Frontrunner Andrew Yang gets a grilling during New York mayoral debate

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<span>Photograph: Michael M Santiago/Getty Images</span>
Photograph: Michael M Santiago/Getty Images

The New York City mayoral vote has been dubbed the city’s “most consequential election in decades”, and on Thursday the race began to heat up, with a Democratic debate that featured sporadic potshots at Andrew Yang, the longshot presidential candidate and the frontrunner to be the city’s next mayor.

Related: I’m stuck in post-pandemic limbo – but don’t make me Zoom again | Emma Brockes

Yang, a tech entrepreneur, has led the polls for months, making him a target for his lesser-known rivals: he has found himself variously accused of lacking governmental experience, stealing credit from Black women for the voter turnout in Georgia, and being uninterested, until now, in New York politics.

The winner of the Democratic primary, held on 22 June, is expected to go on to win the mayoral election, giving an extra edge to Thursday’s debate, the first of three held before the vote.

As well as handling the recovery from the pandemic, New York’s next mayor will have to tackle homelessness, racial inequality, and a heightened demand for police reform – an issue that drew some of the most personal responses.

“I’ve been Black my entire life,” said Maya Wiley, a civil rights activist and former adviser to Mayor Bill de Blasio, when asked for her thoughts on handling New York’s sprawling police department.

“I know what it is like to fear crime, and I know what it’s like to fear police violence.”

Ray McGuire, a former investment bankerand centrist candidate, said he was opposed to radical police reform but hinted at the prejudice many Americans face at the hands of law enforcement.

“It’s very personal to me. I’m a 6ft 4in, 200lb Black man. I want to have the police protect me and not profile me,” McGuire said.

Many of the candidates attended Black Lives Matter protests last summer, but on Thursday some found themselves walking a tightrope between criticizing police and committing to tackling crime, including Yang, who specifically staked out his opposition to defunding the police.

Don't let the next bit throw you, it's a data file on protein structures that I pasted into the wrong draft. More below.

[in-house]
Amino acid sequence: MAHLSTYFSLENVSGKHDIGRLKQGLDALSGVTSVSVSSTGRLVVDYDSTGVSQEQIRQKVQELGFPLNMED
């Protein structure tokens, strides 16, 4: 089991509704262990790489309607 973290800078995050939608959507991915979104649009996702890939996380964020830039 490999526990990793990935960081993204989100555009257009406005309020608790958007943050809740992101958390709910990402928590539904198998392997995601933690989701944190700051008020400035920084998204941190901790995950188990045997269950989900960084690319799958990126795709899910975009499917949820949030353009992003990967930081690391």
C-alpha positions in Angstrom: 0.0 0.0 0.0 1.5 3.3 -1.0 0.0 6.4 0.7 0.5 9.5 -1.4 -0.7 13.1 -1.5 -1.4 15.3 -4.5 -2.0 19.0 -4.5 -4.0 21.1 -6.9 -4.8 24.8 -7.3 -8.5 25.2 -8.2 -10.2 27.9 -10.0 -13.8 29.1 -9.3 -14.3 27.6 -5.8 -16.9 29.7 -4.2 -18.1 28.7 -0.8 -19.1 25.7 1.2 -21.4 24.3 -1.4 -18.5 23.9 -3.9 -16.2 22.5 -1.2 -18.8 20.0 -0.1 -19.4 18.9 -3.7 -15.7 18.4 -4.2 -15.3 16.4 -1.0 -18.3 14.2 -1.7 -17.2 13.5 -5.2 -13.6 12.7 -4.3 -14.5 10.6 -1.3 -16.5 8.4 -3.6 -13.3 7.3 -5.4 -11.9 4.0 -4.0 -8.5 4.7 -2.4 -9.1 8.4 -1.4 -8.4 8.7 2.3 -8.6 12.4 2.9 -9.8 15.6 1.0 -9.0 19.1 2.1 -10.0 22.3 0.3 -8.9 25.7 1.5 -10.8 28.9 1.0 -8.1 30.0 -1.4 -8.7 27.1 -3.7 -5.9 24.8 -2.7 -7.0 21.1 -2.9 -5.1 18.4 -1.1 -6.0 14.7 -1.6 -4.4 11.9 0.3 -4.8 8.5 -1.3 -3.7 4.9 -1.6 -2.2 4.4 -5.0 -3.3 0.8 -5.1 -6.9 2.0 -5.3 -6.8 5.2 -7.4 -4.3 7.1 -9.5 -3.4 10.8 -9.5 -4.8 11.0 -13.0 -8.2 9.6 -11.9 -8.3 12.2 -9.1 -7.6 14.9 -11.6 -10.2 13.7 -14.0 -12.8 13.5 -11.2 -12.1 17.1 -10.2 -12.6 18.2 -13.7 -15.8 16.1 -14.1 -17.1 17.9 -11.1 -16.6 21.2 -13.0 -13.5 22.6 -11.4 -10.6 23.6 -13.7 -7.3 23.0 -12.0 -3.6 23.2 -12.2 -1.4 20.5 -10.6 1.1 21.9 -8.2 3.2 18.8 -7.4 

Eric Adams, a former NYPD police captain, former New York state senator, and the current Brooklyn borough president, gave arguably the most robust defence of the police, claiming that a “prerequisite to prosperity is public safety”. He said the city must deal with police misconduct but focused his answer on the need to tackle the flow of guns into NYC.

The virtual format of the debate – the eight candidates appeared from the comfort of their homes or in at least one case their campaign office – seemed to lead to a relatively civil discourse, but there were some flashpoints, including when Adams, somewhat spuriously, accused Yang of claiming credit for the work of Black women activists like Stacey Abrams.

The moment came as Yang attempted to deflect from his record of not voting in local elections by asserting that he helped the Democrats win Senate seats in Georgia in January.

Adams, who was second to Yang in the most recent poll, accused the entrepreneur of being “disrespectful” to Black women who helped get out the vote in the state. Yang responded that he gave full credit to other activists, but said he had helped fundraise, adding: “It’s OK for other people to contribute to their success.”

Three women were among the eight candidates. There is enthusiasm among many for New York City to choose a mayor who is not a white man.

Since 1834, when the mayor of New York City began being elected by popular vote, it has elected 109 leaders all of them male, and only one of them, David Dinkins, a person of color.

The fact that one of America’s allegedly most progressive cities has never had a female leader was not directly addressed on Thursday, although Wiley hinted at the issue of sexism during the debate.

“It’s really interesting to hear men always say they have all the experience,” Wiley said, as two of her male rivals squabbled over who bore more responsibility for the great recession.

The issue of economic recovery gave Dianne Morales, arguably the most progressive candidate in the race, to point out the existing problems the pandemic, which killed more than 32,000 people in New York City, has exposed.

Covid-19 has “has not had an equal impact on everyone”, Morales said.

“We have generated more millionaires and billionaires over the course of this last year while we made our more vulnerable essential workers much more marginalized, and pushed them further to the edge.”

As the debate drew to a close the candidates will have hoped they did enough to at least increase their name recognition – something Yang, as a prominent presidential candidate, has benefited so far – and with campaign TV ads set to saturate New York City screens in the coming weeks, there is time yet to rein in the frontrunner.

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